In a few years time, brands will treat us like the Beckhams, but only if you’re hot enough
Ever since sponsorship and advertising became a core part of a successful B2C company, an essential part of a brands’ strategy has been to get their products in the hands of their top target audience. Millions of pounds has been spend on deals to net famous stars (Derrick Rose, point guard for the Chicago Bulls, just signed a $260 million deal with Adidas), often to great effect. The benefit of such deals are clear, huge sections of the brands audience can be targeted at once and not just in a 30 second TV slot, the deals can often last for over a decade.
Such deals are not alway harmonious however, Nike pulled out of their record $100 million sponsorship deal with Tiger Woods after his 2009 affair scandal. Why would a brand want to spend millions of dollars to be affiliated with a widely unliked celebrity?
Of course, sponsorship is not the only way brands boost their public image. In the 70’s VW’s were seen as unreliable rust buckets by many, so much so that in an effort to change perception the company spent millions buying old cars off the road and replacing them with nice shiny new ones, resulting in successfully changing public’s view.
As we continue through the digital age brands are increasingly required to interact with their audience on a more intimate level - Twitter hashtags and Facebook likes being the new brand currency. So why don’t brands spend that huge sponsorship budget on sponsoring the people who are most important to them, their core customers? According to ‘Sweating For Nike’ a pair of trainers costs $20 to make, meaning for the price Adidas paid Derrick Rose they could GIVE 13 million of their most loyal customers a new pair of trainers, for free.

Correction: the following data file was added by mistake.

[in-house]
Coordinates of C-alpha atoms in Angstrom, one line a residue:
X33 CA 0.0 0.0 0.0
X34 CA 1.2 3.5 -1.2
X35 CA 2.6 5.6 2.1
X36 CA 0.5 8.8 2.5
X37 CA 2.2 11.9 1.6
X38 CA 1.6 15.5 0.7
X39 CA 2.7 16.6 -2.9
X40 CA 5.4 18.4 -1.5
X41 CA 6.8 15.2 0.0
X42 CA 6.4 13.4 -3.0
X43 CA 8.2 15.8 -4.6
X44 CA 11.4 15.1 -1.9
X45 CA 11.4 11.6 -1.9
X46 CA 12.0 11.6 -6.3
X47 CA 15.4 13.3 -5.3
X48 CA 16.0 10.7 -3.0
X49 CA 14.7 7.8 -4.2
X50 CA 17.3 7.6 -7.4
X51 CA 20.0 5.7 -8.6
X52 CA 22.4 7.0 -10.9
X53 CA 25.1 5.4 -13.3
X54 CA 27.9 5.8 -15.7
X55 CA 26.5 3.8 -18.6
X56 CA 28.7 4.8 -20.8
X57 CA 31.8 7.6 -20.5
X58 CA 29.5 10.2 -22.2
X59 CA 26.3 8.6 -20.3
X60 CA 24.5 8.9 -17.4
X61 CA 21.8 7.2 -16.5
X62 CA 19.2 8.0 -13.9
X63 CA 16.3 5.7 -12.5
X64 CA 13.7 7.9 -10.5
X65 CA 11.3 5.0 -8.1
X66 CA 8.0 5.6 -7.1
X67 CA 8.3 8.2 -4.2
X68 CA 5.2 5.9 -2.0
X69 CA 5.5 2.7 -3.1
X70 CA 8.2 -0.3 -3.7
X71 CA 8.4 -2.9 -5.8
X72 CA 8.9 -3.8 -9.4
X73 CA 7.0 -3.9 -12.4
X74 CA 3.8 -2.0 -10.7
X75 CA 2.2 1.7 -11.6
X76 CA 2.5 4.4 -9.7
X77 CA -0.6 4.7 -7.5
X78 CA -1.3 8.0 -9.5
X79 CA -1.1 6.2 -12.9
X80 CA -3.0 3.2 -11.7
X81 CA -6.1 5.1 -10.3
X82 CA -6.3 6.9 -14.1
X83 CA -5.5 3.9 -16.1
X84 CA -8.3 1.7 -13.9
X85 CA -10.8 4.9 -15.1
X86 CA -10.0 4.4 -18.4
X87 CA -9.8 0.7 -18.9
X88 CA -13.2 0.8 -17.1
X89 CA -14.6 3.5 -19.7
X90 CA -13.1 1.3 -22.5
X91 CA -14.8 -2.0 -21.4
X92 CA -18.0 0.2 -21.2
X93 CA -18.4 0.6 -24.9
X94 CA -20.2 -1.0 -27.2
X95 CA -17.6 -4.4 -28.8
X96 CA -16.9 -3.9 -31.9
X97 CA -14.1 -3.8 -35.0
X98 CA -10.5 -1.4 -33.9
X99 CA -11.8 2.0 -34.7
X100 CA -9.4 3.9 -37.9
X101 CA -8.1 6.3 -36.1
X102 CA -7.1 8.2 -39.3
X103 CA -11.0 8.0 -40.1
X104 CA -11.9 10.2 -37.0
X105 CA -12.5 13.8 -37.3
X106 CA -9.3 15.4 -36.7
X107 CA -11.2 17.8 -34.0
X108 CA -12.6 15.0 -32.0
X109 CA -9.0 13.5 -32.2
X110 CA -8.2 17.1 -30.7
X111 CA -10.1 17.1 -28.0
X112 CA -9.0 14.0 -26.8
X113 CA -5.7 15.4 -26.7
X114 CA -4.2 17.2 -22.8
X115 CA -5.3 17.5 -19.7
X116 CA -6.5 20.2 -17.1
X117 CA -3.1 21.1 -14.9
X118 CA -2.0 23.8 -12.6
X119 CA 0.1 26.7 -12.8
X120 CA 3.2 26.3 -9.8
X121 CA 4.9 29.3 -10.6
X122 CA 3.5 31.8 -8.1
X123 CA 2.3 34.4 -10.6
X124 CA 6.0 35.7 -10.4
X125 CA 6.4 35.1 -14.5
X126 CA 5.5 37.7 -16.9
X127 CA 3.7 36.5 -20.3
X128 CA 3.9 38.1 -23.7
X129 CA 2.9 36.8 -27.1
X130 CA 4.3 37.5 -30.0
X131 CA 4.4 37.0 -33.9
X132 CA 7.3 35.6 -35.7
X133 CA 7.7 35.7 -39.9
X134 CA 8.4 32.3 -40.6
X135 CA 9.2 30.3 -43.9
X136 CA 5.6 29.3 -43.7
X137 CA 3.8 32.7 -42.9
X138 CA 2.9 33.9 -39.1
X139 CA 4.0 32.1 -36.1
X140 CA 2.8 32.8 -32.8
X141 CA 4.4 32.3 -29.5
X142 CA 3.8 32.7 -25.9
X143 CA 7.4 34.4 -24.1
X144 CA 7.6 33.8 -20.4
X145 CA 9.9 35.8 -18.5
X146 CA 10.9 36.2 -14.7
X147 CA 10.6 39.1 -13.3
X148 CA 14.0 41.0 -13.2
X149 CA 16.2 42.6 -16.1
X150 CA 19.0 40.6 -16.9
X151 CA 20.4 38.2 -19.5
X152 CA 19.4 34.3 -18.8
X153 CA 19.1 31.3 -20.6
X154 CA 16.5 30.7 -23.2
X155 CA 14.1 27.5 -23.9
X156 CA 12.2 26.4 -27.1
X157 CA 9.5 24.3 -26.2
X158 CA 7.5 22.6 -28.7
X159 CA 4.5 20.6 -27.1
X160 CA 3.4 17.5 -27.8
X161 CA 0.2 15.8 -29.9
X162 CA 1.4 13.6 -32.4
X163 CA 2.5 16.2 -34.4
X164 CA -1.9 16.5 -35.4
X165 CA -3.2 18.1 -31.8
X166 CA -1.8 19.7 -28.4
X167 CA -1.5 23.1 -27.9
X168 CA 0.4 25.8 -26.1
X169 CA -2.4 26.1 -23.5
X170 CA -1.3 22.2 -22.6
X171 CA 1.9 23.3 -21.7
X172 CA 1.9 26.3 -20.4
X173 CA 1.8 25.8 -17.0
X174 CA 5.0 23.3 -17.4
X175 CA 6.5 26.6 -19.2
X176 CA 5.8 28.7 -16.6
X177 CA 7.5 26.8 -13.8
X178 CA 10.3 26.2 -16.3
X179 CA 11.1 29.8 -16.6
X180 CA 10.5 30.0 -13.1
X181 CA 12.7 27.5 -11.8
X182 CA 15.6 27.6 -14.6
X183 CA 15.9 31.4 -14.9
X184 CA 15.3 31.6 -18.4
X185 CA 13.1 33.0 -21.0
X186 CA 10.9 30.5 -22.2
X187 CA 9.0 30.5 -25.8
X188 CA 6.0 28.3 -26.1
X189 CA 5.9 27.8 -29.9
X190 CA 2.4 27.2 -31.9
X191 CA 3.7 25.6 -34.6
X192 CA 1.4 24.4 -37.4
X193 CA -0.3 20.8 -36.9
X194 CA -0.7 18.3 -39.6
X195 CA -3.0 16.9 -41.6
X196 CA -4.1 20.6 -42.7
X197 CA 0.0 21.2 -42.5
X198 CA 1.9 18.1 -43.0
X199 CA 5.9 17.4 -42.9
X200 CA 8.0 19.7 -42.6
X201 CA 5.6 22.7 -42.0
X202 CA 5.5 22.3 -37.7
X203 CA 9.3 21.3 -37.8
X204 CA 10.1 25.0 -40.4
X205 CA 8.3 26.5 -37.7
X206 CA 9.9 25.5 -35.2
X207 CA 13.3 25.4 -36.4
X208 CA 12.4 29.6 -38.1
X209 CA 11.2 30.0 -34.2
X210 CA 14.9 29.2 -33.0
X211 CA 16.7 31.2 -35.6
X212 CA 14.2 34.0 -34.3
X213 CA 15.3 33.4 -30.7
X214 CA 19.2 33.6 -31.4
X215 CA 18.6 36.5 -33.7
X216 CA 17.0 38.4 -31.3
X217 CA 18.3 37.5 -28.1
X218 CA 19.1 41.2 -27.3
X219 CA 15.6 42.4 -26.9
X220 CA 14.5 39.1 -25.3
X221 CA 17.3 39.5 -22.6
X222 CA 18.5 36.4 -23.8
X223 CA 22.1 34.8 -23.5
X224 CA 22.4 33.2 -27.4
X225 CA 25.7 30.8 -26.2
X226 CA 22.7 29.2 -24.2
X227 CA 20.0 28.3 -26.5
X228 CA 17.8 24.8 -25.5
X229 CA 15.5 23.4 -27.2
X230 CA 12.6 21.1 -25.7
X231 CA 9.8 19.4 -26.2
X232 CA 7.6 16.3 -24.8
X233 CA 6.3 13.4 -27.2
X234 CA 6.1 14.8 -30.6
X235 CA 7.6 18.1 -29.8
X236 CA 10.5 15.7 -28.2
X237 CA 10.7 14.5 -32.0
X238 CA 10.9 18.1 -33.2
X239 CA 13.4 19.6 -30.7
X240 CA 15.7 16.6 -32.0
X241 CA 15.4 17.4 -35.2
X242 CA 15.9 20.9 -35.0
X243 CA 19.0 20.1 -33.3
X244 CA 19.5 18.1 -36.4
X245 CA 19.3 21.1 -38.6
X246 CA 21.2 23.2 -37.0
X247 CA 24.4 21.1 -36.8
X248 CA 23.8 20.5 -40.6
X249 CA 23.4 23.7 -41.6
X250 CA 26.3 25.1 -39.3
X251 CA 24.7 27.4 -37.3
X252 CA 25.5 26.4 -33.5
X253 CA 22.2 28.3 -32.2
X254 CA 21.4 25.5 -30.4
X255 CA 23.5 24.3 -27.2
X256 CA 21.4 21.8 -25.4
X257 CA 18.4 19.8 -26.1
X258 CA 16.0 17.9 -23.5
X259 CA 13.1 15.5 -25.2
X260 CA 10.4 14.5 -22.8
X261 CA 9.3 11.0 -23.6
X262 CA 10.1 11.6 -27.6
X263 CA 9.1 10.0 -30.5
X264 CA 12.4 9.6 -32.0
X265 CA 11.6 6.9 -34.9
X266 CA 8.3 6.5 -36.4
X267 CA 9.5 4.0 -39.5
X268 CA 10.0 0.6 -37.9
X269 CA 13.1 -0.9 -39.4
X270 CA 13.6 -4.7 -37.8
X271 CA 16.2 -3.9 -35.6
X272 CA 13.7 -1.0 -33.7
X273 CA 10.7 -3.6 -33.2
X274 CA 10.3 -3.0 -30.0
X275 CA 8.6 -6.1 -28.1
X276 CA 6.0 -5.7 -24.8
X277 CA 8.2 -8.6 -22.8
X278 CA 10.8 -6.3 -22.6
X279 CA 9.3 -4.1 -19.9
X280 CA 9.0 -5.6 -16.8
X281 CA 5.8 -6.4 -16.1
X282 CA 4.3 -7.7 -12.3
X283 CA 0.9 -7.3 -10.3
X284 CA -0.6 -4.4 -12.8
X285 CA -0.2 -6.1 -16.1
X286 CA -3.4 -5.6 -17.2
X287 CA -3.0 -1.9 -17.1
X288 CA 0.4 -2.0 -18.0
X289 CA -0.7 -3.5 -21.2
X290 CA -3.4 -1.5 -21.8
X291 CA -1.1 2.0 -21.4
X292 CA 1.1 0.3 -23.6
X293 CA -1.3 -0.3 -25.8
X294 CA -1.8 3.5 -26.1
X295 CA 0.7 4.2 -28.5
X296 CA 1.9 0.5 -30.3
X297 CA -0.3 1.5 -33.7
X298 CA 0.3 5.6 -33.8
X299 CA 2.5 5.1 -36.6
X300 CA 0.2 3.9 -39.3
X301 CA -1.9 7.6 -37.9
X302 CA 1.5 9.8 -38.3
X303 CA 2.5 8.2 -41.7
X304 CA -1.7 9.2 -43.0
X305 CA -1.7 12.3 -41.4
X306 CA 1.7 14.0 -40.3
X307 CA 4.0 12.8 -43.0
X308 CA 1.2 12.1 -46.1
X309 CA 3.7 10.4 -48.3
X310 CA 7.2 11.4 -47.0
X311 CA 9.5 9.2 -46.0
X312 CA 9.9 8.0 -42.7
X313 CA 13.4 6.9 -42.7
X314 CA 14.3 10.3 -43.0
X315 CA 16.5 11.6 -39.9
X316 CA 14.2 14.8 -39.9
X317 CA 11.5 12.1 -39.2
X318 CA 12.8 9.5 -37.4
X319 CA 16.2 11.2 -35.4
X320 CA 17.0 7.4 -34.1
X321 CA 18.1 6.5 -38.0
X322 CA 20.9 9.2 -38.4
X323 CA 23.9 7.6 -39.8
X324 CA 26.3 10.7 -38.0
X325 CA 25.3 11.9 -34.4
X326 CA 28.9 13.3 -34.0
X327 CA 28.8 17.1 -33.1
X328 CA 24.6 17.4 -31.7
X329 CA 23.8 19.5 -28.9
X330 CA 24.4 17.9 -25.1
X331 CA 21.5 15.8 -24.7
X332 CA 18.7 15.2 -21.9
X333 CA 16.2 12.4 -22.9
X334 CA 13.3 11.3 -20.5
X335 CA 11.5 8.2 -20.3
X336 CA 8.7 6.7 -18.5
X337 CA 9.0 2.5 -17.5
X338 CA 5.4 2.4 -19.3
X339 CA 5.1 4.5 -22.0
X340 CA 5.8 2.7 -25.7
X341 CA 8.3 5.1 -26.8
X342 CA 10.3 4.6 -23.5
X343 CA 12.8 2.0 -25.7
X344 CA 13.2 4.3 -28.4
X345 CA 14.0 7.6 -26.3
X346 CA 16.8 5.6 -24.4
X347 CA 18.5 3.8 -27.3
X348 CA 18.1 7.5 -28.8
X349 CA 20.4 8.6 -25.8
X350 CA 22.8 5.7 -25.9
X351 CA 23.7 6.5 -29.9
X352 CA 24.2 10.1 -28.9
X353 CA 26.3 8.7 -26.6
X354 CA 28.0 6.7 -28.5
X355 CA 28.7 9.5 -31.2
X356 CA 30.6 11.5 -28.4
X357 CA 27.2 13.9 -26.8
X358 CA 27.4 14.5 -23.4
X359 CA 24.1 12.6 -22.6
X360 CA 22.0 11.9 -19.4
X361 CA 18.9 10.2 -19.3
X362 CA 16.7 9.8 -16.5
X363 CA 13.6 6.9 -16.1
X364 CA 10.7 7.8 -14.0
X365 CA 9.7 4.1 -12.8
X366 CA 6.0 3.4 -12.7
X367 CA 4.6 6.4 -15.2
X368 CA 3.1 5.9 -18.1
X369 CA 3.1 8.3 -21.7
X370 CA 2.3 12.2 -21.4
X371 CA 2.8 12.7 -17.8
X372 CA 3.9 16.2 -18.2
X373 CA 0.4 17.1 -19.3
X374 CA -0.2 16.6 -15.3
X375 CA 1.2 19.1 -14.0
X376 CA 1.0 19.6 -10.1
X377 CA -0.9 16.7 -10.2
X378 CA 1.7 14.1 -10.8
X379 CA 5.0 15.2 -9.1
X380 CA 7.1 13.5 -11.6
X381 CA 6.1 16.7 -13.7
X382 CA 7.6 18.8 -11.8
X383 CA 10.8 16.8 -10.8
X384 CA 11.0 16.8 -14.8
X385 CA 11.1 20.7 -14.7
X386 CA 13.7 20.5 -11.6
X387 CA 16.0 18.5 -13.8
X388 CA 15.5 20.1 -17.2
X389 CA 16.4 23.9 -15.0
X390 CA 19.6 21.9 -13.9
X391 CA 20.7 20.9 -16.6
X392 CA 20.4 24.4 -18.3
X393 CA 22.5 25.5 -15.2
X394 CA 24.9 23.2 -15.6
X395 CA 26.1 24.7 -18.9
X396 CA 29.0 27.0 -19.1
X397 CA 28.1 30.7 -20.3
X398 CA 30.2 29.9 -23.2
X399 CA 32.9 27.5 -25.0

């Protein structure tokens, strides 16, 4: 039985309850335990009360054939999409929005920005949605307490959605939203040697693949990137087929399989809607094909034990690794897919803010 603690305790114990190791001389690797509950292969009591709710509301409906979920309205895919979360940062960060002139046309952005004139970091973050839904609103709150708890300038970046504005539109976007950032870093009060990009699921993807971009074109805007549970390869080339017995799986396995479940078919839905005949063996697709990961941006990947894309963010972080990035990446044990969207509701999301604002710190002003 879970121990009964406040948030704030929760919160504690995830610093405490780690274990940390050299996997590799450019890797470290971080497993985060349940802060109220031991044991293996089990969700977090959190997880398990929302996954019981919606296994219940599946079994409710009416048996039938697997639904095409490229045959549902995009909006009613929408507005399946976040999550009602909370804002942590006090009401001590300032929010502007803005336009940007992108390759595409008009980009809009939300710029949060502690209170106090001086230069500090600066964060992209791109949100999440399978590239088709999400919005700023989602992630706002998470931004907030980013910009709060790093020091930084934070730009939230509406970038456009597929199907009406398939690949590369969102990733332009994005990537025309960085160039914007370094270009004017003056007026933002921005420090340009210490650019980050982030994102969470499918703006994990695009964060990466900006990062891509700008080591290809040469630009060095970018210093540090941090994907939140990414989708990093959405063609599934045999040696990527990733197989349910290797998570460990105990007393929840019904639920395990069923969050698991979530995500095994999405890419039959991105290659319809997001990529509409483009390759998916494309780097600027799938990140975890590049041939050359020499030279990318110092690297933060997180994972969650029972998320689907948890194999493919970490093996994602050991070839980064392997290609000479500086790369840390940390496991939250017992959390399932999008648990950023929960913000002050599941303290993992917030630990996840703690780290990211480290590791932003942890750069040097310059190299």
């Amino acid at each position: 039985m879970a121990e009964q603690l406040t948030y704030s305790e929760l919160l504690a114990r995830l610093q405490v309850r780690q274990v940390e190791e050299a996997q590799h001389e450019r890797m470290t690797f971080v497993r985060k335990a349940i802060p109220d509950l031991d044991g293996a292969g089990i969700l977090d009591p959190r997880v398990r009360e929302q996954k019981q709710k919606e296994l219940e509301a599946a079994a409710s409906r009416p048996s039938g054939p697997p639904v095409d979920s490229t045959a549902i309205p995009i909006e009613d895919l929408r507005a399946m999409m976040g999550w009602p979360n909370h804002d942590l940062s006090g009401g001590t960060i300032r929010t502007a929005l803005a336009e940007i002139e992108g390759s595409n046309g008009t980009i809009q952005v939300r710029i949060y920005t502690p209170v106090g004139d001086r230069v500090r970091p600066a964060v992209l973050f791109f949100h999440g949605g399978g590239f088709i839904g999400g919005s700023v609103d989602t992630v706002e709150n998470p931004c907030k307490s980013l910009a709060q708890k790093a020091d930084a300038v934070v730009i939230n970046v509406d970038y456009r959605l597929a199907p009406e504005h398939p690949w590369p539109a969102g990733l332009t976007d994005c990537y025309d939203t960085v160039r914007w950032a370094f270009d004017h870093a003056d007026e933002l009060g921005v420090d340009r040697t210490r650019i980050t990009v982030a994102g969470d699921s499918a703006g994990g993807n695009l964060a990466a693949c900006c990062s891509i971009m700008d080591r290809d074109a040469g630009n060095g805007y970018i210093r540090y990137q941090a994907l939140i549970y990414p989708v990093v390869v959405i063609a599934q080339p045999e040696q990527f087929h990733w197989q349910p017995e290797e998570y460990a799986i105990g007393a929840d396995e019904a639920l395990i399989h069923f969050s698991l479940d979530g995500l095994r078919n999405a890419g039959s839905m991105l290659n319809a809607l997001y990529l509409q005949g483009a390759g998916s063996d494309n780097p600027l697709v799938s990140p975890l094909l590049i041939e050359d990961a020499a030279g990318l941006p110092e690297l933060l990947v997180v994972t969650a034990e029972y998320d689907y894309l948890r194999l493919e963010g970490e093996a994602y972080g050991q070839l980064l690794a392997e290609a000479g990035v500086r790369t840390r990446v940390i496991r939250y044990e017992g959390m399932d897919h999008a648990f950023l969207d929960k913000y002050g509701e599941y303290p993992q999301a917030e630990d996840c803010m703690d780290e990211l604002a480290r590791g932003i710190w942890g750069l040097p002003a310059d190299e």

This could be taken even further though, why not give discount to people depending on how closely they meet the brands idea of their perfect customer. Play Basketball? Check. Aged between 16-25? Check. High earner? Check. Race?! All this information is out there, on Facebook mostly, and is available to advertisers for a fee.
This is a pretty controversial, socialist take on sponsorship I know, but I thought it worth discussing. You could imagine some pretty pissed off people, angry that their friend was able to get a cheaper pair of trainers just because they are taller or better looking. But versions of this are already happening, all be it not quite in the same way. Take Abercrombie’s hiring policy of for example, who openly employ staff based on how perfectly the candidate matches the Abercrombie image, you walk into a store and you feel like you’re in a comercial. It even happens in nightclubs, how often are guys refused entry to a club only to have a group of scantily clad girls walk straight past the cue and get straight in?
The truth is that companies we love already have prejudices, albeit camouflaged under carefully constructed marketing campaigns. They know who they want to sell their product to, they even go to a lot of effort to target them, its just a matter of time until brands work out how go that extra step.